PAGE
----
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a journal of analysis and comment advancing public understanding of religion and education
(more on the Journal)

Fall 2002, Vol. 29 No. 2

Our Public Schools: Inclusive Mission Brings Us All Together

Jan Resseger

On a May Iowa morning, I sat in the sunlight pouring through the colored windows into Herrick Chapel at Grinnell College as I listened to one of my daughter’s classmates present her Baccalaureate address. Thirty-three years after my own graduation from this college, I had returned to celebrate with my daughter as she graduated. As I began to listen to Ms. Julia Haltiwanger, I did not realize that her speech and the other graduation events would become an important lens through which I would spend the summer reflecting on my work as a public schools advocate for the United Church of Christ.

Ms. Haltiwanger exhorted her classmates to change the world, not so much because of the horrible injustices that surround us all, but because, "A world so full of important and wonderful things leaves absolutely no room for apathy and no excuse for being jaded." "When we care, when we do the best we can to make things better, we’re doing it because of the things and people that are important to us. We should all be activists because of all the things we love about our world, the beautiful things that make us glad to be alive."

Ms. Haltiwanger’s speech has challenged me. Working as I do in the Justice and Witness Ministries of the UCC, I know that I cannot follow her advice entirely. Working as I do to eliminate economic and racial injustices in public schools in the United States, I am called to put the spotlight on injustice itself, to tear the blinders off the eyes of smug people who deny inequity and prefer to pretend we can manage away social injustice with a quick, simple remedy. As our nation’s largest social institution, public schools embody attitudes that desperately need challenging-attitudes about race and poverty, power and privilege, and cultural dominance and marginalization. Our unwillingness as citizens to fund public schools in particular locations is especially troubling because it reflects our attitudes, our biases, and frequently a level of bigotry we all prefer to deny.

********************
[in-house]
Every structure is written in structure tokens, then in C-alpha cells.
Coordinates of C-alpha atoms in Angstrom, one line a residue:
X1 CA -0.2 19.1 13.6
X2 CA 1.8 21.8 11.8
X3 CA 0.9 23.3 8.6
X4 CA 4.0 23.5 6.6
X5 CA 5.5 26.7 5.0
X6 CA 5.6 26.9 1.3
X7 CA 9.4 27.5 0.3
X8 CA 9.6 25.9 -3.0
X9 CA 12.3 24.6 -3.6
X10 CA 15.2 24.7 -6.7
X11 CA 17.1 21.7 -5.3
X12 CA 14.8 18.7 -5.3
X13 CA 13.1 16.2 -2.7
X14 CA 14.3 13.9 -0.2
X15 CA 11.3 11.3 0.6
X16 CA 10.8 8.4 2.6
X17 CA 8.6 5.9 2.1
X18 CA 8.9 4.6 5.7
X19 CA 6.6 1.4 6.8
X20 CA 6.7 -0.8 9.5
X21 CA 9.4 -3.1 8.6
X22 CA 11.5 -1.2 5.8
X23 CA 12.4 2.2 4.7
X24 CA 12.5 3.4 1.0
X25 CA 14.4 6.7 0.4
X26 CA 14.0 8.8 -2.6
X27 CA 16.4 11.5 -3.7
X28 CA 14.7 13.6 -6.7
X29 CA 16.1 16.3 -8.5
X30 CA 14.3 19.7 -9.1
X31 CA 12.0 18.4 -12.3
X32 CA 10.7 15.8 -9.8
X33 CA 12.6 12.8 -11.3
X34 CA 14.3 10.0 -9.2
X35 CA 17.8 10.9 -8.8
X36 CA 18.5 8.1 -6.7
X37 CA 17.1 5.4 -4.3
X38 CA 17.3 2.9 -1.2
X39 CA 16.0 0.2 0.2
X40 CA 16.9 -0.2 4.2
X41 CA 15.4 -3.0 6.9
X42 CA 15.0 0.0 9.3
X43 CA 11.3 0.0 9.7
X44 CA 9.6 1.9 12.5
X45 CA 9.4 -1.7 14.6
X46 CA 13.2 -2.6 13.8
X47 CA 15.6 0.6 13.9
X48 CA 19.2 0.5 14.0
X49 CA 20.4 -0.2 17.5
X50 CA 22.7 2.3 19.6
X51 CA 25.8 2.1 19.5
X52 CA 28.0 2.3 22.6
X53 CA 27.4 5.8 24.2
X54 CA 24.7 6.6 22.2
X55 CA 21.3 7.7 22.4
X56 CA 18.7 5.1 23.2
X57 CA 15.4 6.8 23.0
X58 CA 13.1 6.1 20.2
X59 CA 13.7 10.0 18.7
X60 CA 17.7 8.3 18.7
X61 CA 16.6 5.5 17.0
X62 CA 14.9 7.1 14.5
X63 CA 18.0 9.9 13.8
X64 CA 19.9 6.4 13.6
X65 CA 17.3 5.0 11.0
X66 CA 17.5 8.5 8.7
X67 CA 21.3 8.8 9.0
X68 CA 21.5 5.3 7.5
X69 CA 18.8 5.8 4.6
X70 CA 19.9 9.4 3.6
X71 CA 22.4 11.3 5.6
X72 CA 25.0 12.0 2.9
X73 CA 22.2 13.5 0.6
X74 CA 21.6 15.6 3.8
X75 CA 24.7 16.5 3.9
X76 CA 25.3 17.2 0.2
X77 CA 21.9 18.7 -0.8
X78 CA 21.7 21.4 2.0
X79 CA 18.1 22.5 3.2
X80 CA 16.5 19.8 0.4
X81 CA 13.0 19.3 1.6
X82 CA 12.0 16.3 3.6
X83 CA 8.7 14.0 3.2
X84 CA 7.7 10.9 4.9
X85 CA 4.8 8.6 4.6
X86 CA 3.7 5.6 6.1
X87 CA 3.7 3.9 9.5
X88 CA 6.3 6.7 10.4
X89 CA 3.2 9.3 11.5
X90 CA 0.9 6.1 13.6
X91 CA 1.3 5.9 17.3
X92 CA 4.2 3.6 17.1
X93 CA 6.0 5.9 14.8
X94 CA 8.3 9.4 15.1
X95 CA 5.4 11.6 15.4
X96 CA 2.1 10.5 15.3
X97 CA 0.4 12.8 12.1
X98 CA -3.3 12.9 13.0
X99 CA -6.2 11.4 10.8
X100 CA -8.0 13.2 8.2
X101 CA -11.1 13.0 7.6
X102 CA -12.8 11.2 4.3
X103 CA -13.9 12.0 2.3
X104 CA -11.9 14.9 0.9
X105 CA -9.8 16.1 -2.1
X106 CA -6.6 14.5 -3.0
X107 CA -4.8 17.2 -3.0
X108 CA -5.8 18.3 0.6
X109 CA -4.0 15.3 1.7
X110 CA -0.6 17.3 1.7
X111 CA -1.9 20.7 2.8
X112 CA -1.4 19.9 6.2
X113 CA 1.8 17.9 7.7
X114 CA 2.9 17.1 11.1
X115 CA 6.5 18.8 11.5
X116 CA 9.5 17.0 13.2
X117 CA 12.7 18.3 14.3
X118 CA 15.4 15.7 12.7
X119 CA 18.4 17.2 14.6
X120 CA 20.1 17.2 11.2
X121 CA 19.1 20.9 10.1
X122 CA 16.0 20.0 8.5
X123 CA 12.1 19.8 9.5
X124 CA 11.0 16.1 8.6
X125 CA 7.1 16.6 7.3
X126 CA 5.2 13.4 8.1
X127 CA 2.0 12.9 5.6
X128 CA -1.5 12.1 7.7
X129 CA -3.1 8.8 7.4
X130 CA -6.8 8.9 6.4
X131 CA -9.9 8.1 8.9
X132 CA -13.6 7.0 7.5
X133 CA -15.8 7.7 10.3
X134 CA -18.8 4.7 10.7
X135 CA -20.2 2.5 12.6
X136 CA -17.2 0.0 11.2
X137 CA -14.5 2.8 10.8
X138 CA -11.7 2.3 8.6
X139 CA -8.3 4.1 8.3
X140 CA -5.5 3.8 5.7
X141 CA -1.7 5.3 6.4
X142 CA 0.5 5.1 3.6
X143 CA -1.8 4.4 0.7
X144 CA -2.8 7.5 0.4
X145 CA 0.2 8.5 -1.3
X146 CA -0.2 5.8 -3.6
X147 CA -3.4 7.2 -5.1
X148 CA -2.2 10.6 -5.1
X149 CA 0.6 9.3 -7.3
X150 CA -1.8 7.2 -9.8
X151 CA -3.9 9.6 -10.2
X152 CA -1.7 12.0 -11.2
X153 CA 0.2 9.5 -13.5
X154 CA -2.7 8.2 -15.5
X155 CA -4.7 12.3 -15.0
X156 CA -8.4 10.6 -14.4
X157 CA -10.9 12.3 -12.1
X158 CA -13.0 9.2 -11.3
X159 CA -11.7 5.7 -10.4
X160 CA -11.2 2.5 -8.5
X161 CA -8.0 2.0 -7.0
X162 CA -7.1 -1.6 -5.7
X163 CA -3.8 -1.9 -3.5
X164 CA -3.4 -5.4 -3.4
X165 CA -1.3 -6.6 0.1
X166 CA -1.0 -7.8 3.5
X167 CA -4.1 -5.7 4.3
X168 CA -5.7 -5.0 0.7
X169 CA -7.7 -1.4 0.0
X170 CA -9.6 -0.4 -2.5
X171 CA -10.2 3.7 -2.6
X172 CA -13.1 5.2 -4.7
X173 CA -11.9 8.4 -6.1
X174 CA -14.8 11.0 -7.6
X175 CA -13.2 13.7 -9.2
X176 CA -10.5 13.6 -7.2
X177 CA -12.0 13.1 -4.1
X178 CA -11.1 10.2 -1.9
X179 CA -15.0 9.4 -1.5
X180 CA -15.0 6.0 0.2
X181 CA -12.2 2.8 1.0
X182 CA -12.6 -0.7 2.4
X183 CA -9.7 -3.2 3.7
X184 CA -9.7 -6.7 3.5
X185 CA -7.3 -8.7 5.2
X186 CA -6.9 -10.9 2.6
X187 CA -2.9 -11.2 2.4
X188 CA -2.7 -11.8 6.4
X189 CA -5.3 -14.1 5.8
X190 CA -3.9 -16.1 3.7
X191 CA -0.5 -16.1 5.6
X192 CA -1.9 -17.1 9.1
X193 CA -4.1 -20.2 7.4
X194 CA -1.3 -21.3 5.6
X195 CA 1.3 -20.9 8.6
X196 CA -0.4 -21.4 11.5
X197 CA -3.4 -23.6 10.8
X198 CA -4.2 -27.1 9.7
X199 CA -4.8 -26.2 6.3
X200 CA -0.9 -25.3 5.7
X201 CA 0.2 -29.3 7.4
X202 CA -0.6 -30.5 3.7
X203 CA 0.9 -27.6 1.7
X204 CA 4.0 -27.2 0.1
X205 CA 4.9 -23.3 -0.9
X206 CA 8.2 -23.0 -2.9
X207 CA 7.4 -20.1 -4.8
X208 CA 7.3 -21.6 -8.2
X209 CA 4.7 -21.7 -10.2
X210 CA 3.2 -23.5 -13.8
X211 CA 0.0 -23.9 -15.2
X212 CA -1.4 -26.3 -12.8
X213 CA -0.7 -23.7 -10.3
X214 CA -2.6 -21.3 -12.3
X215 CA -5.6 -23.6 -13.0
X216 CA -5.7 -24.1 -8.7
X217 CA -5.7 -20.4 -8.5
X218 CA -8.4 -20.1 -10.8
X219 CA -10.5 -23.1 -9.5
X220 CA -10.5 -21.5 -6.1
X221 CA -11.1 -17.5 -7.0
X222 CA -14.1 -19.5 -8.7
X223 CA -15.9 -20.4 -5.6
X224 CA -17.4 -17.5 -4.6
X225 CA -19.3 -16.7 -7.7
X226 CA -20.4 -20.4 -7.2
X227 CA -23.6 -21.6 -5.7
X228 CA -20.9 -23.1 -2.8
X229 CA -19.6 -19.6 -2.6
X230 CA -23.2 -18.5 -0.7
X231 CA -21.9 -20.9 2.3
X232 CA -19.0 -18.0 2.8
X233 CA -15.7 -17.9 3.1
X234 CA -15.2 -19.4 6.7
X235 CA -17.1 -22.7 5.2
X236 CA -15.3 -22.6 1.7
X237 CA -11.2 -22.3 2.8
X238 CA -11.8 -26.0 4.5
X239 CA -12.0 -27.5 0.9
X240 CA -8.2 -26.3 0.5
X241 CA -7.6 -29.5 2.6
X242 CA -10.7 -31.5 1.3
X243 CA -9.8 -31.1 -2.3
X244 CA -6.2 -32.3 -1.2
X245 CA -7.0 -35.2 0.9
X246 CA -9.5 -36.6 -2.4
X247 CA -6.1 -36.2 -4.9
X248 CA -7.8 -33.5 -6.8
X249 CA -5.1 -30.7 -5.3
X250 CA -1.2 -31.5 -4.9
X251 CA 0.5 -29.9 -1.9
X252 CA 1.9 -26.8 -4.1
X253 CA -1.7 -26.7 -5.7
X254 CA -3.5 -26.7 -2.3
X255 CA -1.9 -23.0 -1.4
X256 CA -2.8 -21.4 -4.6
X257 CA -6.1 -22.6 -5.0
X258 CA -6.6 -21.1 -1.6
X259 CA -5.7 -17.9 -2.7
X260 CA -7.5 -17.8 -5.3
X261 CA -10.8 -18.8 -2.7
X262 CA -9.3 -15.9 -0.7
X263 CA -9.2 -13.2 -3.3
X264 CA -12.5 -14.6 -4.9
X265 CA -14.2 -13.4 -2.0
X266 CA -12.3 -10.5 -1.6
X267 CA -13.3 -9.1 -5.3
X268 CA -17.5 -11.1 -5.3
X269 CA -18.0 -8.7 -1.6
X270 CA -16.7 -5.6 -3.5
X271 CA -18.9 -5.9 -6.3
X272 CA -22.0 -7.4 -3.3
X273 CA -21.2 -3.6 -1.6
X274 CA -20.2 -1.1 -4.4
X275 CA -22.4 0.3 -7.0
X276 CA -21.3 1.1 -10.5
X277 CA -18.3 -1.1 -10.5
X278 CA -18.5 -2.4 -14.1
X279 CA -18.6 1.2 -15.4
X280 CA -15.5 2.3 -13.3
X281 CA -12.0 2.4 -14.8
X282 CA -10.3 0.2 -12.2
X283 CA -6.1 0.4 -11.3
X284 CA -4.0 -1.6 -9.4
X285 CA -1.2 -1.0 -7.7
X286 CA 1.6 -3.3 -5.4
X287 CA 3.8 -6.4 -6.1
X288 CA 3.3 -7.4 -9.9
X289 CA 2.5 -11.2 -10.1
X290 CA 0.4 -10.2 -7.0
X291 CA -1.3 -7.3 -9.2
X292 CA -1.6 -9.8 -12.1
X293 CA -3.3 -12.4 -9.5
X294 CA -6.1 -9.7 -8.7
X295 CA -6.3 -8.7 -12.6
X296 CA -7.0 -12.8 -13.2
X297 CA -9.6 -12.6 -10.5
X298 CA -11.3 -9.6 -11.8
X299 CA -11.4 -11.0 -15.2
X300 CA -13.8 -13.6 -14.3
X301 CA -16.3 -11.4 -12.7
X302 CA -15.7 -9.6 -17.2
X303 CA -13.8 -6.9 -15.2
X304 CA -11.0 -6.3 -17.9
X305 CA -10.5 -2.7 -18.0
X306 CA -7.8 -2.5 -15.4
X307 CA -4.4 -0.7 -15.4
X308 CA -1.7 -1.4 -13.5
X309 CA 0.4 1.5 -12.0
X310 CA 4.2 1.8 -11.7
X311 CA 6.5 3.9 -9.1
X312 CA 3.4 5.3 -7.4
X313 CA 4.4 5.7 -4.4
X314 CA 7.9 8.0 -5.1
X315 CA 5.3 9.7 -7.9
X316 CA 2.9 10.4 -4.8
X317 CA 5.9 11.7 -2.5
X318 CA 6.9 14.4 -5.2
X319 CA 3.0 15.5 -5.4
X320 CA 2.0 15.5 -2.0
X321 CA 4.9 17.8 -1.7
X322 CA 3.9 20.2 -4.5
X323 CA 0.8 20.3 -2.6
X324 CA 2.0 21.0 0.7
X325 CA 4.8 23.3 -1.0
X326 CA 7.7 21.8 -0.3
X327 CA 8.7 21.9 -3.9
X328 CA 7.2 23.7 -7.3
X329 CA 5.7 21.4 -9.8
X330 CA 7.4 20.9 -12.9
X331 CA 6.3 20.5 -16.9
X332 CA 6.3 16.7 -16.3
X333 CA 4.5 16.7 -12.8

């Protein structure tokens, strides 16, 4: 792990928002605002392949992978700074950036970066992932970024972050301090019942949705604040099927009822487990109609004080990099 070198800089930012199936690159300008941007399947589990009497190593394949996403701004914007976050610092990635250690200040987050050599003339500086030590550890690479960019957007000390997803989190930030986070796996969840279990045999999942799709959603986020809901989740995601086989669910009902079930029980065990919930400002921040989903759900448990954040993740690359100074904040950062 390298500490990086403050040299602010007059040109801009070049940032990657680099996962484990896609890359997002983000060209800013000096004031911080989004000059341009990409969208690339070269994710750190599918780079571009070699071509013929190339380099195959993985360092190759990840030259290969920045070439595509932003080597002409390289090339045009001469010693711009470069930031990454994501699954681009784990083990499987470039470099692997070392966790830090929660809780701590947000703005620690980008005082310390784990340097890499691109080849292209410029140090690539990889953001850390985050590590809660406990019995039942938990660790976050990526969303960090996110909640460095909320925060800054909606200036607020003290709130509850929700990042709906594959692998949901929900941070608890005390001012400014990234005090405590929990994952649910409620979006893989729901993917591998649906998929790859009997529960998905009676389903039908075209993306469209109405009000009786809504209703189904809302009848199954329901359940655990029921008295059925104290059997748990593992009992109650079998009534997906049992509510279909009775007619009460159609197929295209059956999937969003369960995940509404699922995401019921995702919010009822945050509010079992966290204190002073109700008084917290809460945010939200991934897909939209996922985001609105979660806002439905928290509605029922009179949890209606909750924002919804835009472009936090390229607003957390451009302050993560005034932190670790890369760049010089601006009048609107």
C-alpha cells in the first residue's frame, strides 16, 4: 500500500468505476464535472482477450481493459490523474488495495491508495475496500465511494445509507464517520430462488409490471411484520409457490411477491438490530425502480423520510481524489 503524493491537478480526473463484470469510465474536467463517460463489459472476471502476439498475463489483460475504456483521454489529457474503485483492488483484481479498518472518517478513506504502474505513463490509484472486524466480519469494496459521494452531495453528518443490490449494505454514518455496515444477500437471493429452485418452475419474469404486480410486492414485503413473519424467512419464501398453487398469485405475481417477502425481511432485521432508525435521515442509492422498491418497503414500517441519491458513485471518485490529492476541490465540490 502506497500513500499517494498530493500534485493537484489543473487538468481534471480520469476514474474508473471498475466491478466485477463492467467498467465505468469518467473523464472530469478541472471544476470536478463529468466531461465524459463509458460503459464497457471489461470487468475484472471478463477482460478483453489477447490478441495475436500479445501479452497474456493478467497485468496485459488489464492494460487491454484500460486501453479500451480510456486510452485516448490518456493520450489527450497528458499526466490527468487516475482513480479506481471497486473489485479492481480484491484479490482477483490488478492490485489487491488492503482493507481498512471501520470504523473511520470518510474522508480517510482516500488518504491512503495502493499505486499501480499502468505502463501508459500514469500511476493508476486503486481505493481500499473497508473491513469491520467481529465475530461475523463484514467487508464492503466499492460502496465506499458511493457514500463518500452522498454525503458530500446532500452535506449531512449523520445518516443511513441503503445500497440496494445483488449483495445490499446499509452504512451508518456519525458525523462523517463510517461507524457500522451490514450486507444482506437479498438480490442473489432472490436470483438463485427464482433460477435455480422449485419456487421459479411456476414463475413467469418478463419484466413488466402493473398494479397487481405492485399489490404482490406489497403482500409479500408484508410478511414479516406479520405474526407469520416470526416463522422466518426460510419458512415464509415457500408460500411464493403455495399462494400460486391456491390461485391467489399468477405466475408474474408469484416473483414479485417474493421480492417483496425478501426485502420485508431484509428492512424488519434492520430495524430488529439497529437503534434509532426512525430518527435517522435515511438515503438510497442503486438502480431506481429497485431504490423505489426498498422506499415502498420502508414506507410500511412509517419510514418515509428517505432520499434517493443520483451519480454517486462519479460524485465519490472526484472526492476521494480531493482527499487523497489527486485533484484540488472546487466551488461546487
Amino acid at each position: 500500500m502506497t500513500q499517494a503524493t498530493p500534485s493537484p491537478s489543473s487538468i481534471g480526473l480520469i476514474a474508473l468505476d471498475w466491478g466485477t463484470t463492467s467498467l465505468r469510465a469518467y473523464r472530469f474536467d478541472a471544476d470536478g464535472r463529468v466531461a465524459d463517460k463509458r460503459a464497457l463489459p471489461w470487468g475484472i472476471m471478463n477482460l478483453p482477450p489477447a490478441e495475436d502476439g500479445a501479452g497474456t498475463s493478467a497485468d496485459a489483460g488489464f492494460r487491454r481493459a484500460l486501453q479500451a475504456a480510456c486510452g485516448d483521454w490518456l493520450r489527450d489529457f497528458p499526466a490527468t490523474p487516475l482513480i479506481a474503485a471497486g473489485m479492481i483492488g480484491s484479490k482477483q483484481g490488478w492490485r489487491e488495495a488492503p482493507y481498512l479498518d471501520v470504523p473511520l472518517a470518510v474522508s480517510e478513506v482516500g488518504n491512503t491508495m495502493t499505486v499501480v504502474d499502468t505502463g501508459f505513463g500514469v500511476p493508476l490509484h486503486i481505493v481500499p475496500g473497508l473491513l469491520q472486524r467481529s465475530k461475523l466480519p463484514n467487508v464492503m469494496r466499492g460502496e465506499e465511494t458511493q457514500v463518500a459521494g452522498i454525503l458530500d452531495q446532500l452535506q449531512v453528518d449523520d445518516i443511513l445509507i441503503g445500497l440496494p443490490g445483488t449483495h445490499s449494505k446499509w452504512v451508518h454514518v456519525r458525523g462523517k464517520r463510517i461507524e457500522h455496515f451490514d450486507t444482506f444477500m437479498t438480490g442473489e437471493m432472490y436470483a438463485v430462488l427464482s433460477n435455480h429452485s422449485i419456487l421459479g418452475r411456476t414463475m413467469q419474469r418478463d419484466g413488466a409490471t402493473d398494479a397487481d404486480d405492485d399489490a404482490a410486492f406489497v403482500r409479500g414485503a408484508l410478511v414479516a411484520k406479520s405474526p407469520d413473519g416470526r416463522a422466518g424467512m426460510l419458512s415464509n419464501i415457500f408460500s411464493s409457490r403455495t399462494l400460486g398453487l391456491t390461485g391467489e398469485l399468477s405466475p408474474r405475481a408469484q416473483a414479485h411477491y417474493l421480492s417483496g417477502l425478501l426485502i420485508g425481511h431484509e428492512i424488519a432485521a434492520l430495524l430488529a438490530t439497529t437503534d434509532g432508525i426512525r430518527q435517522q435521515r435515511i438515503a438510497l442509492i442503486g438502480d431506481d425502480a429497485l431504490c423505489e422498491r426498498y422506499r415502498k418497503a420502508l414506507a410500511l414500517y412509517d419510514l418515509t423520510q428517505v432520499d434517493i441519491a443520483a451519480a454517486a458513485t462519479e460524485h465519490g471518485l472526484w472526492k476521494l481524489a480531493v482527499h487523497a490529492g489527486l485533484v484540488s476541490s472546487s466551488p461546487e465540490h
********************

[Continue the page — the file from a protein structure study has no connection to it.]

But what about following Ms. Haltiwanger’s advice? Should we set about working for public education justice on the premise that the schools many have come to disdain as "failing schools" are somehow worthy and beautiful? Could we imagine that we need to preserve our nation’s system of public schools because it is one of our greatest blessings—that this vast system will be the key to enabling the vast majority of children to participate in meaningful work, to maintaining and enriching the vitality of our cities, to developing the arts and literature, to building our capacity to manage the environment, to helping us listen and appreciate the growing cultural diversity in our nation, and to developing some consensus across our vast diversity about the dreams we share for our children?

UCC Rejects Vouchers

After a stressful and busy spring, I had not taken time until we began our long drive out to Iowa to reflect deeply on the implications of the long awaited U.S. Supreme Court decision in the Zelman Voucher Case, a decision not yet announced in May, but anticipated within only a month. The Cleveland voucher program is something I know well. The UCC’s denominational offices are here in Cleveland, and I have been watching this program since Rep. Mike Fox proposed the bill to the Ohio Legislature back in 1992. I watched a previous challenge to this program all the way through the state court system in the late nineties, and I’ve been watching the Zelman case itself move through the federal courts beginning with Judge Solomon Oliver’s 1999 finding in federal district court that the program was unconstitutional.

[Fall 2002 Issue Contents]